As an Illinois alumnus whose bloodlines are both European and Native American, I can respect the supporters as well as the opponents of Chief Illiniwek, the university's symbol (VIEWPOINT, Sept. 17). Franz Lidz correctly notes that "Native Americans seem more weary than angry" with Indian symbols. Native Americans wisely recognize that insensitivity and ignorance should not be equaled with institutional racism. I will always revere Chief Illiniwek as a noble symbol of America's great legacy, while decrying those who dismiss the debate as silly.
Illinois's official symbol is not a cartoon character, and recent efforts by the university to put a stop to such unauthorized characterizations of Illiniwek should be encouraged. Such efforts were unfortunately omitted from Lidz's article.
JAMES R. CONLEY, JR.
Lidz's VIEWPOINT was long overdue, and I hope it was an eye-opener for many readers. Chief Illiniwek is but one example among many. Racist, degrading figures that demean the American Indian are commonplace throughout collegiate and professional sports.
PAUL L. PATCHEL
I have never understood this disgraceful irony: Washington, D.C., repository of the Constitution and Bill of Rights, has a team called the Redskins.
CRAIG A. ROCKHOLD
Mountain View, Calif.
?THE BOTTOM LINE
In INSIDE THE NFL (Sept. 24), Peter King says Miami wide receiver Jim Jensen is the lowest-paid player in the NFL at $0. Since Jensen isn't getting paid, who is the league's lowest-paid player?
ALLEN S. MARKULIN
?The NFL Players Association says that the minimum annual salary for an active player is $50,000, but that no one is making that little. Though league salaries are usually not disclosed, there's an undrafted first-year free agent making somewhere between $52,000 and $55,000, probably the current lowest-paid player.—ED.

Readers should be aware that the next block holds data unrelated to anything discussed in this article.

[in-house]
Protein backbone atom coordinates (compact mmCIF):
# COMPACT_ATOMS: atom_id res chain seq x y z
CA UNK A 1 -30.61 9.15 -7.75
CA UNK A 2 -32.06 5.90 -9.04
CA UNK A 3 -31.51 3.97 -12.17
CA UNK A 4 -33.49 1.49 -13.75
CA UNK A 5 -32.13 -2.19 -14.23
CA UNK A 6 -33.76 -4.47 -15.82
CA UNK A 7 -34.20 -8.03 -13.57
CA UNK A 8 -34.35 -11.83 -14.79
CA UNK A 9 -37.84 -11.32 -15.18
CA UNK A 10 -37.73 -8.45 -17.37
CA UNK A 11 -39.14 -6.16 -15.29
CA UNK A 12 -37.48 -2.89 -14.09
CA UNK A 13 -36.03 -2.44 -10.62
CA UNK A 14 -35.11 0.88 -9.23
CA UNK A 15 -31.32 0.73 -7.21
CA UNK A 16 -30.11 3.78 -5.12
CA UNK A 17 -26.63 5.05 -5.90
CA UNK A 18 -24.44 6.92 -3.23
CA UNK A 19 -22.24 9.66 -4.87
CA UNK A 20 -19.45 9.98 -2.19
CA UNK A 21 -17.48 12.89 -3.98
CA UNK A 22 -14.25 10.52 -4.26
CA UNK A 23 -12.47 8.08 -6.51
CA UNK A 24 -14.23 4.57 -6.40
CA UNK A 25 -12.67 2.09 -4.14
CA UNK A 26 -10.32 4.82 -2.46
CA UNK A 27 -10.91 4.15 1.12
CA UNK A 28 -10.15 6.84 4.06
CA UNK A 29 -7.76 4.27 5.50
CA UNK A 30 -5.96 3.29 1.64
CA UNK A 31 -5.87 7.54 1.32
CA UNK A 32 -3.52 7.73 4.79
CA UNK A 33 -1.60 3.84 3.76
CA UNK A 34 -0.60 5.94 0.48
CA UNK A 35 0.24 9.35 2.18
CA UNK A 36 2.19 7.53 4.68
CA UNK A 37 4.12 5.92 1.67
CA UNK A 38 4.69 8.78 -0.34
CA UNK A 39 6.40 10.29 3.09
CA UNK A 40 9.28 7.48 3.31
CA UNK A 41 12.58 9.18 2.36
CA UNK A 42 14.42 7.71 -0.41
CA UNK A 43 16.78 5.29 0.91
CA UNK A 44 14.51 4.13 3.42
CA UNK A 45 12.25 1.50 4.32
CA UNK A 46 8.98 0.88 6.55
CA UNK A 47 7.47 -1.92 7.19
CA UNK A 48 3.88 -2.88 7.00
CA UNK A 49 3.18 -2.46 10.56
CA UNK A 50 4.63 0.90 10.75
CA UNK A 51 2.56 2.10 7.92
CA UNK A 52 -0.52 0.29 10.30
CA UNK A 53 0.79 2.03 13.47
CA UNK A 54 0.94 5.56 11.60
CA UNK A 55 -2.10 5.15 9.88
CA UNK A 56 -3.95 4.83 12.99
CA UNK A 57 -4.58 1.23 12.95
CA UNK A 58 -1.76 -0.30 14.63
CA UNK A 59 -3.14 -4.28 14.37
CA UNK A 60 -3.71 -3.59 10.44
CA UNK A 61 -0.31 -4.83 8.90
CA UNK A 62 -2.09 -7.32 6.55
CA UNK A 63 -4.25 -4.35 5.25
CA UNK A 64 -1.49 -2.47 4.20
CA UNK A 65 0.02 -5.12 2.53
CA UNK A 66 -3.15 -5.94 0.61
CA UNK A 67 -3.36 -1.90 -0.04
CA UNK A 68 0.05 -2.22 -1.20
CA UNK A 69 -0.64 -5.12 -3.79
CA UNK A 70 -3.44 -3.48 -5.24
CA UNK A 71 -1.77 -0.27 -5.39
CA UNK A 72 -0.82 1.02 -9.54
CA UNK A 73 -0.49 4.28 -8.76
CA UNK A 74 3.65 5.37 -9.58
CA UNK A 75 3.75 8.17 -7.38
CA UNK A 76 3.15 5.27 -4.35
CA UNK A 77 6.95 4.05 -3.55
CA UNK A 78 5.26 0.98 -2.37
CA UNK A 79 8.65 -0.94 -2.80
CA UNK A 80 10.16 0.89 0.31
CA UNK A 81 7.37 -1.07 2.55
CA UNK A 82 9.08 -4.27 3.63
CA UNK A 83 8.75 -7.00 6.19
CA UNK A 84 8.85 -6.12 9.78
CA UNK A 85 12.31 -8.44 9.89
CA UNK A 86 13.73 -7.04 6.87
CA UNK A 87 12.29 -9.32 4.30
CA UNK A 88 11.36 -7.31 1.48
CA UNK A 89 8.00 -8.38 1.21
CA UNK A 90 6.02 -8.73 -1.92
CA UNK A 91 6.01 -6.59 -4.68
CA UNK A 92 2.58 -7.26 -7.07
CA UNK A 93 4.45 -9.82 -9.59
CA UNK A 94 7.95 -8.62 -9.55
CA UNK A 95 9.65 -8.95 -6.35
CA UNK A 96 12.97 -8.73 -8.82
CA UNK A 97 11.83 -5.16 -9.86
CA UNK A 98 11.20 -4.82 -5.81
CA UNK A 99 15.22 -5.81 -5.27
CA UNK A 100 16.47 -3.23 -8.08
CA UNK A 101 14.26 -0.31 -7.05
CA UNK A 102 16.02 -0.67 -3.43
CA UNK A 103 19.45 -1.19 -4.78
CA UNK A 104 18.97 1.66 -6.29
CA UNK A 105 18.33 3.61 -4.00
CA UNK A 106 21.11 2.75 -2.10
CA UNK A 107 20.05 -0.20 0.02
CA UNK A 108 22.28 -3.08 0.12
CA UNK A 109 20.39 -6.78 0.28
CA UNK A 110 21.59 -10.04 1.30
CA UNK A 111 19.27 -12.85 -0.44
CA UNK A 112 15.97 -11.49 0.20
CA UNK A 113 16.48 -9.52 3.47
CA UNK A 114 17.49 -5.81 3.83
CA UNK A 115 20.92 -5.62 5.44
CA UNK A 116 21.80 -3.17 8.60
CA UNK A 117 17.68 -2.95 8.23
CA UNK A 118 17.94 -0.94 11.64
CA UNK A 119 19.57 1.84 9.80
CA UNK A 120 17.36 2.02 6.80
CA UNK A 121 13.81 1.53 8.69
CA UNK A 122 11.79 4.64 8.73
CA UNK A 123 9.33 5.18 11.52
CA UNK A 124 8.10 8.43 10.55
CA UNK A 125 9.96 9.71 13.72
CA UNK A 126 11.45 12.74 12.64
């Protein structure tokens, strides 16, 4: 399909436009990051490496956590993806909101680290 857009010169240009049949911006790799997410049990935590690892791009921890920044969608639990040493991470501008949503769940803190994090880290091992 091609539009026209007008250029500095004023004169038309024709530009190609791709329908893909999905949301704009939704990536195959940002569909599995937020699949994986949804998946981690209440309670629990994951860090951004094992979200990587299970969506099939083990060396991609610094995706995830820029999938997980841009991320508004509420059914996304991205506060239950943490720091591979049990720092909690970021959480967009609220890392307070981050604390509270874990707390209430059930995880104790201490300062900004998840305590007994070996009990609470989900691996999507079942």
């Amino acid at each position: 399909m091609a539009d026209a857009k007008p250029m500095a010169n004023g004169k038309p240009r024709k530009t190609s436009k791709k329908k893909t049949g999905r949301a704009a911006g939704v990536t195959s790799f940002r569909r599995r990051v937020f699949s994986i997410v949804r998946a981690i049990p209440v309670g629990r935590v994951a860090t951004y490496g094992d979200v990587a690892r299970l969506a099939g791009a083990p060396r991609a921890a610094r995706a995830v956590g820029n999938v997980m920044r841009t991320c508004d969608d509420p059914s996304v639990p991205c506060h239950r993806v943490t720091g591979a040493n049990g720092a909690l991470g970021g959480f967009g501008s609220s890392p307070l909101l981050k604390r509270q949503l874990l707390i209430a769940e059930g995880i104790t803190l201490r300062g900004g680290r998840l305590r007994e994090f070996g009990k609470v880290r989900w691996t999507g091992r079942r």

Hats off to SI for recognizing the football-manufacturing capital of the world and the most underappreciated town in the NFL (Focus, Sept. 10). Pittsburgh may have its Steelers and Chicago its Bears, but without the pigskins from Ada, Ohio, autumn Sunday afternoons would not be the same. As a proud alumnus of Ohio Northern University in Ada, I am glad to see the town get credit for its part in the game.
KEITH D. FREEDMAN
Ada may not be the cultural center of northwest Ohio, but I think our town got poor treatment in your story. Ada is a good place to raise a family, and the people are friendly and helpful. Yes, we could use a real restaurant. We do get tired of hamburger and pizza places. However, if everyone looked at Ada in the light of your article, I doubt anyone would consider starting one.
?FRIDAY NIGHT FEVER
As H.G. Bissinger's excellent article about football at Permian High in Odessa illustrates (Friday Night Lights, Sept. 17), life in no other state revolves around those good ol' Friday nights as much as life in the state of Texas.
I went to Piano Senior High, a rival of Odessa Permian for the state championship in 1987, when we eliminated Permian from the quarter finals. I recall what a terrific ballcarrier Boobie Miles was. When he was playing, everyone knew him, but once he was injured, he was a forgotten man. Athletes have to realize someone better always comes along. Who knows whether Boobie's football career is over? But his life isn't. He needs an education. I wish him the best.